In a couple months time, the 90th Academy Awards will be underway. It's a swanky sort of affair for the film industry, honoring the best and brightest films of the year. Video games don't really have an equivalent for it, unless you count maybe the DICE Awards and the BAFTAs. (Let's be real: the Geoff Keighley-hosted Game Awards are a fun romp, but they're more equivalent to the MTV Movie Awards if anything.)
This year's nominations have their fair share of expected nominations and snubs. Christopher Plummer got the "wow you subbed in for Kevin Spacey's role for an entire movie in only nine days" nomination for All the Money in the World, in place of the probably more deserving Armie Hammer and Michael Stuhlbarg in Call Me By Your Name. Robert Pattinson got snubbed for his turn as an incredibly repulsive, selfish human being in Good Time. Longtime indie darling Sufjan Stevens is getting his Elliott Smith moment. Get Out got a whole bunch of nominations, including for writing and directing for Jordan Peele (making him the third person in Oscars history to receive three nominations on a debut film). No one apparently saw Columbus or Okja. Three Billboards Outside of Ebbing, Missouri's acclaim continues to baffle me.
But to better guide you through this year's Oscar nominations, it might be better to place them in a familiar light: alongside the video games from 2017 that are most like them. You're welcome, gaming audience.
Blade Runner 2049 / Observer
Nominations: Cinematography (Roger Deakins), Sound Editing, Sound Mixing, Production Design, Visual Effects
Blade Runner 2049, the Denis Villeneuve-directed follow-up to the cyberpunk classic of a similar name, was primarily honored in the technical categories of this year's Oscars, but that doesn't mince its presence. Blade Runner 2049 is a film unafraid to say "fuck off" to its legacy; to follow the footnote of another person's story. Aesthetically, Observer lifts more than the shell of the cyberpunk genre that Blade Runner once helped popularize. Observer, like Blade Runner 2049, is just as bleak in its vision of the future. Plus Rutger Hauer is the star of it (a.k.a. Roy Batty in Blade Runner), and his memories aren't quite lost like tears in the rain this time.
Call Me By Your Name / What Remains of Edith Finch
Nominations: Best Picture, Lead Actor (Timothée Chalamet), Adapted Screenplay (James Ivory), Original Song (my boy Sufjan for "Mystery of Love")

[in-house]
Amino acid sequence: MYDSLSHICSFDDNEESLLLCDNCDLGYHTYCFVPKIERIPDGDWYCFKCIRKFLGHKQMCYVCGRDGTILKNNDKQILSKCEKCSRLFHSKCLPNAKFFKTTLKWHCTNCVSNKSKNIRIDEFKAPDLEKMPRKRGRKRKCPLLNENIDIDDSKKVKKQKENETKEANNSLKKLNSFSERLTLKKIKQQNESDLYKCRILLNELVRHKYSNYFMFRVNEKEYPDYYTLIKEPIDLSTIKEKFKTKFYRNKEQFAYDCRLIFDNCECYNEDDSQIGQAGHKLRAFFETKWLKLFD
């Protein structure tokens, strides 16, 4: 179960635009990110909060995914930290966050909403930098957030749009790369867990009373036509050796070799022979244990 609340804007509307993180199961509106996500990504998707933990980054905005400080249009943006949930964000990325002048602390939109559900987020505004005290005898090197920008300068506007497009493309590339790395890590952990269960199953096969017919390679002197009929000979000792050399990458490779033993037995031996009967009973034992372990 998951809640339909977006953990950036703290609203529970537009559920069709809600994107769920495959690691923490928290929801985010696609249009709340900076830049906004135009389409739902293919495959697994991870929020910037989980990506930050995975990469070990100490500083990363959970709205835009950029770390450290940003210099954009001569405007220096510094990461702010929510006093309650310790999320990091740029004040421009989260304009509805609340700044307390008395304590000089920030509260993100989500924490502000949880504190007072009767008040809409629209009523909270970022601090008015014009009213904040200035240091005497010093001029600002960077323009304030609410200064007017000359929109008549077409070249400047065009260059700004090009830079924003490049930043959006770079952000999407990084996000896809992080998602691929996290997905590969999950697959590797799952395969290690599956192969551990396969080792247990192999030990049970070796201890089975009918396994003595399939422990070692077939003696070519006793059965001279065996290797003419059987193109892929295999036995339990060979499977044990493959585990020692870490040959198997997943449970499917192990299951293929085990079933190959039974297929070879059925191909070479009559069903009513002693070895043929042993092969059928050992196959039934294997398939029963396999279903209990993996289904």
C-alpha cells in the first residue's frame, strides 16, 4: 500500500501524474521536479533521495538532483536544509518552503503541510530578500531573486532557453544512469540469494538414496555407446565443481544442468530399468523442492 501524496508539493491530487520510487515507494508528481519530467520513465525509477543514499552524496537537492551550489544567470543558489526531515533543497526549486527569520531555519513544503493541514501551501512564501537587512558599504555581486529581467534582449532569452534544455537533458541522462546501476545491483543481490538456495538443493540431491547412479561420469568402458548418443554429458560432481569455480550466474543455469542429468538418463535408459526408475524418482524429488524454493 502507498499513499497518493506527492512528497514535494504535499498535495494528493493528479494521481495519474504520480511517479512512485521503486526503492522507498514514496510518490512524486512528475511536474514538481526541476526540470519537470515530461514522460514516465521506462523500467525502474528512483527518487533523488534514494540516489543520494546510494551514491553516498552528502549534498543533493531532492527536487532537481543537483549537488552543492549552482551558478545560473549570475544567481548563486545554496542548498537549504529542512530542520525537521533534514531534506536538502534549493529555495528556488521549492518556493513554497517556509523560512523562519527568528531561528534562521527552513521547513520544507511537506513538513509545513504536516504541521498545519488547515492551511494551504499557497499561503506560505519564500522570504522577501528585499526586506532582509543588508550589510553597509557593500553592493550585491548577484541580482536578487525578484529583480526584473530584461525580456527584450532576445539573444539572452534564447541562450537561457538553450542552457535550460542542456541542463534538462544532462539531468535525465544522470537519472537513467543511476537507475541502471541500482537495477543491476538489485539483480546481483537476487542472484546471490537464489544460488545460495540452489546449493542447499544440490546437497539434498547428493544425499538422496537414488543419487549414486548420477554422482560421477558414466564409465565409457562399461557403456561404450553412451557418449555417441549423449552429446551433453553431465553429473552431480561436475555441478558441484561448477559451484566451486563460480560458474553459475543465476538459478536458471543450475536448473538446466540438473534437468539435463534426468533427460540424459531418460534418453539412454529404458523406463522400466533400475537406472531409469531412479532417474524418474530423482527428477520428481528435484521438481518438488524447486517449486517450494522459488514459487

If Call Me By Your Name feels familiar, it's probably that you too experienced what young Elio lives in it: falling in love (and lust) for the first time. Call Me By Your Name manages to walk the finest line between romantic, comedic, and tragic. Similarly, What Remains of Edith Finch straddles that same tone: oscillating between stories that all bear a tragic end with no tip-toeing. These are both earnest works at their rawest potential, which is why they deserve a comparison in the same breath.
Darkest Hour / Wolfenstein 2: The New Colossus
Nominations: Best Picture, Lead Actor (Gary Oldman), Cinematography (Bruno Delbonnel), Production Design, Makeup and Hair, Costume Design
The only thing I know about Darkest Hour is that it's about Winston Churchill making some very "hard" decisions during World War 2, and Gary Oldman portrays him while wearing what seems to be 500 pounds of makeup. He has gotten a lot of awards for this. (I don't know why they didn't just hire an old actor or something instead.) It's probably nothing like the zany tale Wolfenstein 2: The New Colossus spins, but they're both depictions of life around World War 2. And if you squint, the big theme of transformation in Wolfenstein 2 can apply to Gary Oldman's makeup in Darkest Hour. See? They're more alike than meets the eye.
Dunkirk / Call of Duty: WW2
Nominations: Best Picture, Director (Christopher Nolan), Cinematography (Hoyte van Hoytema), Film Editing, Sound Editing, Sound Mixing, Production Design, Original Score (Hans Zimmer)
I haven't seen Dunkirk yet, but I've heard it's very loud. If it's anything like that long tracking shot from Atonement, there's a chance I'll like it when I eventually get to see it. I imagine Call of Duty: WW2 has the most in common with it: both are chaotic, unrelenting depictions of war, even if Call of Duty is a little more happy-go-lucky with it. (You can open up loot boxes on Normandy, man.)
Get Out / Divinity: Original Sin 2
Nominations: Best Picture, Lead Actor (Daniel Kaluuya), Director (Jordan Peele), Original Screenplay (Jordan Peele)
Get Out and Divinity: Original Sin 2 do something spectacular: instead of working against the constraints of their genres, they flourish within them. Get Out is a thriller about society and white peoples' propensity to appropriate cultures all around them, while Divinity: Original Sin 2 is a classic RPG that holds back nothing. It's an RPG where you can do anything you put your mind to, like a traditional tabletop RPG. Both have been doubly awarded for the effort too, with their fair share of awards and nominations as the end of the year rolled around. Both will probably go on to be highly influential, as they should.
I, Tonya / Rain World
Nominations: Lead Actress (Margot Robbie), Supporting Actress (Allison Janney), Film Editing